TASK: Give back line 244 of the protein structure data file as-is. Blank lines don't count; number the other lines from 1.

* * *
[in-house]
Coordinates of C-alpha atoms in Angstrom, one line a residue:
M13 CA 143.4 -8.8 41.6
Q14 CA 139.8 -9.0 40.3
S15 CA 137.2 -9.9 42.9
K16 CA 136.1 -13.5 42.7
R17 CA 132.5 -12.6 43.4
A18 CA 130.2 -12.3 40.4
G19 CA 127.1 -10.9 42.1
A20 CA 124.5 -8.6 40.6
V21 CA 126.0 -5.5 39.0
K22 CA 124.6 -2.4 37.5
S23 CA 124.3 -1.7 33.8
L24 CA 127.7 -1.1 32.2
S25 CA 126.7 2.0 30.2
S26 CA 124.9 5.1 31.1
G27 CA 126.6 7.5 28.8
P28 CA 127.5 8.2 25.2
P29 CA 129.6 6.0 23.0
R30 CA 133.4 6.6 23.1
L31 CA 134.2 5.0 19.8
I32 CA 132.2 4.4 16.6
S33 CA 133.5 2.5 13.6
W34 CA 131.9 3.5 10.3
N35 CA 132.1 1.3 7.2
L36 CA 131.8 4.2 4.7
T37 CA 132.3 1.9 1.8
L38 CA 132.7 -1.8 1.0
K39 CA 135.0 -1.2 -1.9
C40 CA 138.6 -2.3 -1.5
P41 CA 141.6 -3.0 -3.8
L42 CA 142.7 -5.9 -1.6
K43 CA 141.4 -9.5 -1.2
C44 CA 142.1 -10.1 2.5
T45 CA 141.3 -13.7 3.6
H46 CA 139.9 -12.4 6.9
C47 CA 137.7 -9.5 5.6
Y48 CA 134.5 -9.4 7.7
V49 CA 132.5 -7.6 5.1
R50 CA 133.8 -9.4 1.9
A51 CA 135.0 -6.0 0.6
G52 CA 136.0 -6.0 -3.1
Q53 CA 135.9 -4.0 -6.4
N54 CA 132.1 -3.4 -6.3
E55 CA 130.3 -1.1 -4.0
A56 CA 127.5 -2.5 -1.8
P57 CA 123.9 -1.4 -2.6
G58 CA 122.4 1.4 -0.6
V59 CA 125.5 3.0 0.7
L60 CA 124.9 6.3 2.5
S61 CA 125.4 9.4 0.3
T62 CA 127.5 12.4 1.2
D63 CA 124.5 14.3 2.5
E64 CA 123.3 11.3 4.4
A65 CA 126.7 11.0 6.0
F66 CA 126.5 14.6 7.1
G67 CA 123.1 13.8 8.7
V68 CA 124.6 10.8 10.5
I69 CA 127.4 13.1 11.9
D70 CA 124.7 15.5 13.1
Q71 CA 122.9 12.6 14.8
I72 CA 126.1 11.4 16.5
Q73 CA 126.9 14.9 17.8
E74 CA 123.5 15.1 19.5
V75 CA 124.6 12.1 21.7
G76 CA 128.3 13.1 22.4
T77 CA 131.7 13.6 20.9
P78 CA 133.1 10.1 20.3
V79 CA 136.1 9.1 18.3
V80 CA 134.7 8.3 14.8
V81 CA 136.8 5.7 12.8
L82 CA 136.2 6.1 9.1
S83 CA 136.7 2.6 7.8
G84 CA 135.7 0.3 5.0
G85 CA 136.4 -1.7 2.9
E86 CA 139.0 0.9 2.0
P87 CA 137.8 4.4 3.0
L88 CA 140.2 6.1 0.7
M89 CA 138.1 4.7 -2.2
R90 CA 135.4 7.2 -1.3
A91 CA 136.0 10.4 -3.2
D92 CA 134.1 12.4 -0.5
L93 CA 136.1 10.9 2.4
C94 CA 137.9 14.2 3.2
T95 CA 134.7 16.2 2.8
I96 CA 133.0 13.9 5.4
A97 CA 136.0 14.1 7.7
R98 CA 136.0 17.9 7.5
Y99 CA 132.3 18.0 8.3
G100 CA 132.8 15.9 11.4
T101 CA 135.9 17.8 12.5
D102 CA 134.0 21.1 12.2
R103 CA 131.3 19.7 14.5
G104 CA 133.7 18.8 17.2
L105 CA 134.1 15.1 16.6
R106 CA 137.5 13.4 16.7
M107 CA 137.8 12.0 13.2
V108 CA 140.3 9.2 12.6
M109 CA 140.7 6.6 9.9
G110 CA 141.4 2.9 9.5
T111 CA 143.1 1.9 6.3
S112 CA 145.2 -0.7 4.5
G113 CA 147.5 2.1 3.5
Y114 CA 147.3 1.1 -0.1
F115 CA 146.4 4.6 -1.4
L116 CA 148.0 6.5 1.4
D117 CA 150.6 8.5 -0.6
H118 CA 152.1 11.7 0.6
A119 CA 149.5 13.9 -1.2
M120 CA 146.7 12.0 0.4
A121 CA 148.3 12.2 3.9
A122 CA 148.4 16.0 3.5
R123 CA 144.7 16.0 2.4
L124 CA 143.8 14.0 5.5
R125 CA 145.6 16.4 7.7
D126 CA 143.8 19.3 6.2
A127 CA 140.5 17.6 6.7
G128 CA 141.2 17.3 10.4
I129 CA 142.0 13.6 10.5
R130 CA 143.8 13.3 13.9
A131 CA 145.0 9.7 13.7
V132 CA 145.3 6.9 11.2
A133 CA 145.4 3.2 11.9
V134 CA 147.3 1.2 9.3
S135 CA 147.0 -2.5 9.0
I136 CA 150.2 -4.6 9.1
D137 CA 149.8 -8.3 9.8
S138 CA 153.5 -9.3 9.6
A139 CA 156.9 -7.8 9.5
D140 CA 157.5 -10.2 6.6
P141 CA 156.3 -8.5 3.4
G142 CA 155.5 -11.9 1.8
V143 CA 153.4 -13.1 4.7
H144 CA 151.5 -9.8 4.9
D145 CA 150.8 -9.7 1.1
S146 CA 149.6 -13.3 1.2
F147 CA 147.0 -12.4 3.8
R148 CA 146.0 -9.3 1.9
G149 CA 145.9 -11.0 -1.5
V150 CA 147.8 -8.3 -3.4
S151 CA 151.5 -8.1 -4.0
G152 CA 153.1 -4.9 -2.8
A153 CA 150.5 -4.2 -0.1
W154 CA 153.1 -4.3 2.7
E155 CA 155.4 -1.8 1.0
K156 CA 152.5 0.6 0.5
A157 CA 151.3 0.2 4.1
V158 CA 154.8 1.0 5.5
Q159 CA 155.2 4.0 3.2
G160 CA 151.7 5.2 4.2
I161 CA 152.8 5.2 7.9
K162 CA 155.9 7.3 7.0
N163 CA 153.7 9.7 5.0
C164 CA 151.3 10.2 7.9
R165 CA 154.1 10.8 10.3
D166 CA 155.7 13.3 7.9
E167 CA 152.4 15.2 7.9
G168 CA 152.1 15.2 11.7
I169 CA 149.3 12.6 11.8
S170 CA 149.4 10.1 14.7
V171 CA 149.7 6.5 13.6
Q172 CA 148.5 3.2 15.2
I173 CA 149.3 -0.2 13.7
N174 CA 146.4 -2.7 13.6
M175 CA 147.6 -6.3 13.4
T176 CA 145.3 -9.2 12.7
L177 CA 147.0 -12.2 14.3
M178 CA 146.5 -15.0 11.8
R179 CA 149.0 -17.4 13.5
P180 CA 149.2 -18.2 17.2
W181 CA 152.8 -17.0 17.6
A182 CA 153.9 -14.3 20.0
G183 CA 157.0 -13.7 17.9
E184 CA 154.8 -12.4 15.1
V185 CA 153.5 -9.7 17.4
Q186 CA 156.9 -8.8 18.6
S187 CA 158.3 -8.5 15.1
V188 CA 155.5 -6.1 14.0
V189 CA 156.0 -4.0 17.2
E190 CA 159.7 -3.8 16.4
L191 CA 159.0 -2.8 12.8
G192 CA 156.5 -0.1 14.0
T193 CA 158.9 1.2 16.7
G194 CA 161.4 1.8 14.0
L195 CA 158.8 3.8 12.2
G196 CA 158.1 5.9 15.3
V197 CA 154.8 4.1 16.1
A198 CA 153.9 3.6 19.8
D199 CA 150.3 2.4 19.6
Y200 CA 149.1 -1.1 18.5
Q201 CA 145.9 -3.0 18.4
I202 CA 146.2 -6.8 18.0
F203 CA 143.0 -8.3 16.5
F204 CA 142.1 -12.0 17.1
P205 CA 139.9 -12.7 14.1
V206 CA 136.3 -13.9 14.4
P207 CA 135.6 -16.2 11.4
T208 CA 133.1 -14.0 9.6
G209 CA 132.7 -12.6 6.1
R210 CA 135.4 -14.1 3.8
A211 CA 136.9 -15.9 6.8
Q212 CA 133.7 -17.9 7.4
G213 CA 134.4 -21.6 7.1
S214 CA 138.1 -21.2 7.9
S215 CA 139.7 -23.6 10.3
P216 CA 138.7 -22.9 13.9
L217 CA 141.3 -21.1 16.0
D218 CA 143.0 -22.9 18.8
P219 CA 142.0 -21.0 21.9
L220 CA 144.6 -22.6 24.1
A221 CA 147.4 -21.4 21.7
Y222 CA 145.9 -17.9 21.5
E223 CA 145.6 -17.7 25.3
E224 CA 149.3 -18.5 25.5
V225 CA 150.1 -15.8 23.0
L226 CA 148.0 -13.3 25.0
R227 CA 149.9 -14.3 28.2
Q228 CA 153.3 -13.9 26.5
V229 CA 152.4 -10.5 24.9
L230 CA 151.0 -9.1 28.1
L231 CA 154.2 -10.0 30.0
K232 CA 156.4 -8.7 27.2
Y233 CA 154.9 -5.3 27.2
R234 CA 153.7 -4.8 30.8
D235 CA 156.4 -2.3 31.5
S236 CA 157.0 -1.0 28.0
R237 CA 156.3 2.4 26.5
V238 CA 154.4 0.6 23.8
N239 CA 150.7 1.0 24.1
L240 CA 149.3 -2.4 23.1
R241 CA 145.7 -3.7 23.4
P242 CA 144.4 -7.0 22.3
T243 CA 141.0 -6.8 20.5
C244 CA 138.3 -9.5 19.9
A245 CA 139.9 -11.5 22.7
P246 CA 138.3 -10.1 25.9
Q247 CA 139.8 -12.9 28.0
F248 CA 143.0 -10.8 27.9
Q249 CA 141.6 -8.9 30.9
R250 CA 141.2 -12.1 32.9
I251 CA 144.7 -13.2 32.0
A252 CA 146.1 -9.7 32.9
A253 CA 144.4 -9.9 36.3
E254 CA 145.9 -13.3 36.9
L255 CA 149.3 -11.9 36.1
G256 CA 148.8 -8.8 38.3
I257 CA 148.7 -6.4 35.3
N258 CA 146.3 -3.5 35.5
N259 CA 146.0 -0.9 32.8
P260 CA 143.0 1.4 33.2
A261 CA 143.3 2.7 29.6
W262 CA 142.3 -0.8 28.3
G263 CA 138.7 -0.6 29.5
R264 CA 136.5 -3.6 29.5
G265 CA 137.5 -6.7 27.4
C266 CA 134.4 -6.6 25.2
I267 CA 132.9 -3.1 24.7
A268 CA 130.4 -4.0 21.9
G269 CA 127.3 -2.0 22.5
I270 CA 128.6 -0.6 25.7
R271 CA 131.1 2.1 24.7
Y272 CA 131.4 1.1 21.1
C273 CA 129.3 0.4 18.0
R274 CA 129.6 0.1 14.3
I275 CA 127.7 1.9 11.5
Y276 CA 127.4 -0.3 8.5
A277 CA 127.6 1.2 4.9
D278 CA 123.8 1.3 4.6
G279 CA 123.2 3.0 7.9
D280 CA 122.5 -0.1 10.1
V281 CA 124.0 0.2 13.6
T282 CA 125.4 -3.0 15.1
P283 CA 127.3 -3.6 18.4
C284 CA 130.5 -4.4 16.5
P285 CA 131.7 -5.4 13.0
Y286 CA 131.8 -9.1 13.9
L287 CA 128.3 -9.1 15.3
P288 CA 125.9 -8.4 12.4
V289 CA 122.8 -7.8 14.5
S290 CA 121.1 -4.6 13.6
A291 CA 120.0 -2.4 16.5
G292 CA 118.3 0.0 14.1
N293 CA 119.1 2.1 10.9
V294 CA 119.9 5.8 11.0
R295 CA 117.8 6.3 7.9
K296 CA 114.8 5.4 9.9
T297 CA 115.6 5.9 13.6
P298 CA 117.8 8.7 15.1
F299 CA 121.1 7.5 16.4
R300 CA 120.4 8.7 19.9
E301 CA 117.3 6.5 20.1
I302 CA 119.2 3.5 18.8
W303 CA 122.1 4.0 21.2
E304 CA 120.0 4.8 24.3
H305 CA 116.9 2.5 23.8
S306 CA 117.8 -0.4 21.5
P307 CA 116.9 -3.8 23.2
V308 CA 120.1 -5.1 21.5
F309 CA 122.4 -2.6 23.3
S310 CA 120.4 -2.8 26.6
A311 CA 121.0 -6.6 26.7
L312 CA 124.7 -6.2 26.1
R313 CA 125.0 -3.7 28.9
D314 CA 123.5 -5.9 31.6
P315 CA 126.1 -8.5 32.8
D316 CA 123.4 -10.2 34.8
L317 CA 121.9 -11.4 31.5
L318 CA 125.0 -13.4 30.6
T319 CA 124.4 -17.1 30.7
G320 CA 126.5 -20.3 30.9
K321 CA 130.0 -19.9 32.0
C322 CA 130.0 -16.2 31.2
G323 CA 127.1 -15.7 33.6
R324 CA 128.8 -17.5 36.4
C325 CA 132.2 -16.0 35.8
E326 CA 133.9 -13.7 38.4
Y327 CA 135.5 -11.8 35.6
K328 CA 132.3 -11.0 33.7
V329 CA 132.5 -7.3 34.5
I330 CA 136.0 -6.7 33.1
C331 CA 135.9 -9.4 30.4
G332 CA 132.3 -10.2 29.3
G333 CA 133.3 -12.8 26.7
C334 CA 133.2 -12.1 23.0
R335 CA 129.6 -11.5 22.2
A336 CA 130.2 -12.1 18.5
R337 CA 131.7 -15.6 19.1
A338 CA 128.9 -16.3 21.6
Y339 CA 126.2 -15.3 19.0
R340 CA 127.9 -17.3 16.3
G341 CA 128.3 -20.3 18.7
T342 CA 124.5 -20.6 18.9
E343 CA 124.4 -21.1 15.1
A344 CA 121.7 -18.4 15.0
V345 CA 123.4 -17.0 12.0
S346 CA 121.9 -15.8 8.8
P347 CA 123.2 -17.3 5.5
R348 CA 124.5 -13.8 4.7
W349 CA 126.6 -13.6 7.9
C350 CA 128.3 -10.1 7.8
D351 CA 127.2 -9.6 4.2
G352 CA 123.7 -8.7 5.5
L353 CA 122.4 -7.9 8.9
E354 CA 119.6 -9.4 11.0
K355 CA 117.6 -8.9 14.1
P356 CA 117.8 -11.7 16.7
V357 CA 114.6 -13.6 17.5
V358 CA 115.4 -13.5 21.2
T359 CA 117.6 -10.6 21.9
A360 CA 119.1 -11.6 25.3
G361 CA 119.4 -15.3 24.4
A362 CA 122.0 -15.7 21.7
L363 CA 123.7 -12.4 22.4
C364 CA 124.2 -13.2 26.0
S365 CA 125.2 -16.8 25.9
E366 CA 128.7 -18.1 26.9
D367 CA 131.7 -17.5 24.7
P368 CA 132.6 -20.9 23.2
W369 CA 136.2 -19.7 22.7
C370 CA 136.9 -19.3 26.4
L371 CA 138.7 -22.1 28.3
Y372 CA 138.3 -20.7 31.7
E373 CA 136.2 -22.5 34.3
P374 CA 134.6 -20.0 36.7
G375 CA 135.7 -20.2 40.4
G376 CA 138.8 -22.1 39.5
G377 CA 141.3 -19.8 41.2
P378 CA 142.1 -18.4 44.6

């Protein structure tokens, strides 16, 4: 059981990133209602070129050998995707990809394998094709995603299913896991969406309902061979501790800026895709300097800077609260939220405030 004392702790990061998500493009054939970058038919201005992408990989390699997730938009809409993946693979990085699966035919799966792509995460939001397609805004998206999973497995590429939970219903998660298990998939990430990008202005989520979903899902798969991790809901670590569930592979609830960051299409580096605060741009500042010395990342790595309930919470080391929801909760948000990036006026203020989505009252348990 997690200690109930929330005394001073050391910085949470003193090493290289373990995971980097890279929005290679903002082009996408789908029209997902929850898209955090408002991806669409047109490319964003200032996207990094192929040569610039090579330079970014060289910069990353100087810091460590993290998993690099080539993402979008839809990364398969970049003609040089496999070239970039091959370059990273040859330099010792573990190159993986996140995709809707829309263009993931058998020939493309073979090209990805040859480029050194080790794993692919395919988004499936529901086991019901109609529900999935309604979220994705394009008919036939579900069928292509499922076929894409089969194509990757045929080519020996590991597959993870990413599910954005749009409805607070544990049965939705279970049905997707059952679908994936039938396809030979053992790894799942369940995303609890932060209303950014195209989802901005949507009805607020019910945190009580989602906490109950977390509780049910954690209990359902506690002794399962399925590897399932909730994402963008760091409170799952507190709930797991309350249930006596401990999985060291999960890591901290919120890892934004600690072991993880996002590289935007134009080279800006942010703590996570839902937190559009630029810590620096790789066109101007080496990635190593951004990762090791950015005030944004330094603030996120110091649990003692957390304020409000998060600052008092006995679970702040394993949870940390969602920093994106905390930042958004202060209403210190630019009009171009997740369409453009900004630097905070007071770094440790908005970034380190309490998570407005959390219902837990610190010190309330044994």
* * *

E254 CA 145.9 -13.3 36.9